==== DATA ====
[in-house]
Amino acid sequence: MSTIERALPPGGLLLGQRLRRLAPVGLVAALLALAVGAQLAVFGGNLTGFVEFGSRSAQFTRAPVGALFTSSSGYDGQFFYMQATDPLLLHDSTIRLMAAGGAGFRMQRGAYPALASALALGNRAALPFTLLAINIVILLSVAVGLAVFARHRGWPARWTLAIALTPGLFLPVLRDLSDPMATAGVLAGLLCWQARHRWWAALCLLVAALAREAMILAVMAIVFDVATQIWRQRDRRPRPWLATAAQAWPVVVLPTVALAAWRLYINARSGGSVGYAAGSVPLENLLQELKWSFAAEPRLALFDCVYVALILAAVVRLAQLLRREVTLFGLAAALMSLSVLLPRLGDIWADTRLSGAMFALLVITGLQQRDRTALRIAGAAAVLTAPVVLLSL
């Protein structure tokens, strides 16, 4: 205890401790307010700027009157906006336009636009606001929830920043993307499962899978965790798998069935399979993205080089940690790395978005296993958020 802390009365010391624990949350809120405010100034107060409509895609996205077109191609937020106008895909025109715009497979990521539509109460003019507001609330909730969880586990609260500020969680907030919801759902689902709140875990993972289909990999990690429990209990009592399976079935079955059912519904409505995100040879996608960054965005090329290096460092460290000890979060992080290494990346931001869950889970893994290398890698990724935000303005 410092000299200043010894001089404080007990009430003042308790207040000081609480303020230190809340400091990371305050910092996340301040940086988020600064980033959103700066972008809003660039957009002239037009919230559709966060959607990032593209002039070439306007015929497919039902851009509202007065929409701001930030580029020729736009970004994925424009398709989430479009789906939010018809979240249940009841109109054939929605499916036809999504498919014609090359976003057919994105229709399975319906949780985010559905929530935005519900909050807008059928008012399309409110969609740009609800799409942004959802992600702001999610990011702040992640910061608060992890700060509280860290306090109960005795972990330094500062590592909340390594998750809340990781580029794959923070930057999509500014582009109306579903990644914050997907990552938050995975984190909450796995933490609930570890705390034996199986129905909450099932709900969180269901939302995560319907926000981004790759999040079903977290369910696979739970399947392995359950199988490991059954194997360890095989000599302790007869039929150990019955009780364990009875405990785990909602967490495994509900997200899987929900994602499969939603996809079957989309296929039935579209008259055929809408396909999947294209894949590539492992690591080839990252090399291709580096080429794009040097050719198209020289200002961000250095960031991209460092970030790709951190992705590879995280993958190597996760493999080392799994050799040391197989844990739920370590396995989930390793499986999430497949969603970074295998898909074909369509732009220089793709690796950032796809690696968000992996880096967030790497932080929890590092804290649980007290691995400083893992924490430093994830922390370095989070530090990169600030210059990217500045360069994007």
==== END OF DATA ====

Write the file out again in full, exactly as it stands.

[in-house]
Amino acid sequence: MSTIERALPPGGLLLGQRLRRLAPVGLVAALLALAVGAQLAVFGGNLTGFVEFGSRSAQFTRAPVGALFTSSSGYDGQFFYMQATDPLLLHDSTIRLMAAGGAGFRMQRGAYPALASALALGNRAALPFTLLAINIVILLSVAVGLAVFARHRGWPARWTLAIALTPGLFLPVLRDLSDPMATAGVLAGLLCWQARHRWWAALCLLVAALAREAMILAVMAIVFDVATQIWRQRDRRPRPWLATAAQAWPVVVLPTVALAAWRLYINARSGGSVGYAAGSVPLENLLQELKWSFAAEPRLALFDCVYVALILAAVVRLAQLLRREVTLFGLAAALMSLSVLLPRLGDIWADTRLSGAMFALLVITGLQQRDRTALRIAGAAAVLTAPVVLLSL
């Protein structure tokens, strides 16, 4: 205890401790307010700027009157906006336009636009606001929830920043993307499962899978965790798998069935399979993205080089940690790395978005296993958020 802390009365010391624990949350809120405010100034107060409509895609996205077109191609937020106008895909025109715009497979990521539509109460003019507001609330909730969880586990609260500020969680907030919801759902689902709140875990993972289909990999990690429990209990009592399976079935079955059912519904409505995100040879996608960054965005090329290096460092460290000890979060992080290494990346931001869950889970893994290398890698990724935000303005 410092000299200043010894001089404080007990009430003042308790207040000081609480303020230190809340400091990371305050910092996340301040940086988020600064980033959103700066972008809003660039957009002239037009919230559709966060959607990032593209002039070439306007015929497919039902851009509202007065929409701001930030580029020729736009970004994925424009398709989430479009789906939010018809979240249940009841109109054939929605499916036809999504498919014609090359976003057919994105229709399975319906949780985010559905929530935005519900909050807008059928008012399309409110969609740009609800799409942004959802992600702001999610990011702040992640910061608060992890700060509280860290306090109960005795972990330094500062590592909340390594998750809340990781580029794959923070930057999509500014582009109306579903990644914050997907990552938050995975984190909450796995933490609930570890705390034996199986129905909450099932709900969180269901939302995560319907926000981004790759999040079903977290369910696979739970399947392995359950199988490991059954194997360890095989000599302790007869039929150990019955009780364990009875405990785990909602967490495994509900997200899987929900994602499969939603996809079957989309296929039935579209008259055929809408396909999947294209894949590539492992690591080839990252090399291709580096080429794009040097050719198209020289200002961000250095960031991209460092970030790709951190992705590879995280993958190597996760493999080392799994050799040391197989844990739920370590396995989930390793499986999430497949969603970074295998898909074909369509732009220089793709690796950032796809690696968000992996880096967030790497932080929890590092804290649980007290691995400083893992924490430093994830922390370095989070530090990169600030210059990217500045360069994007």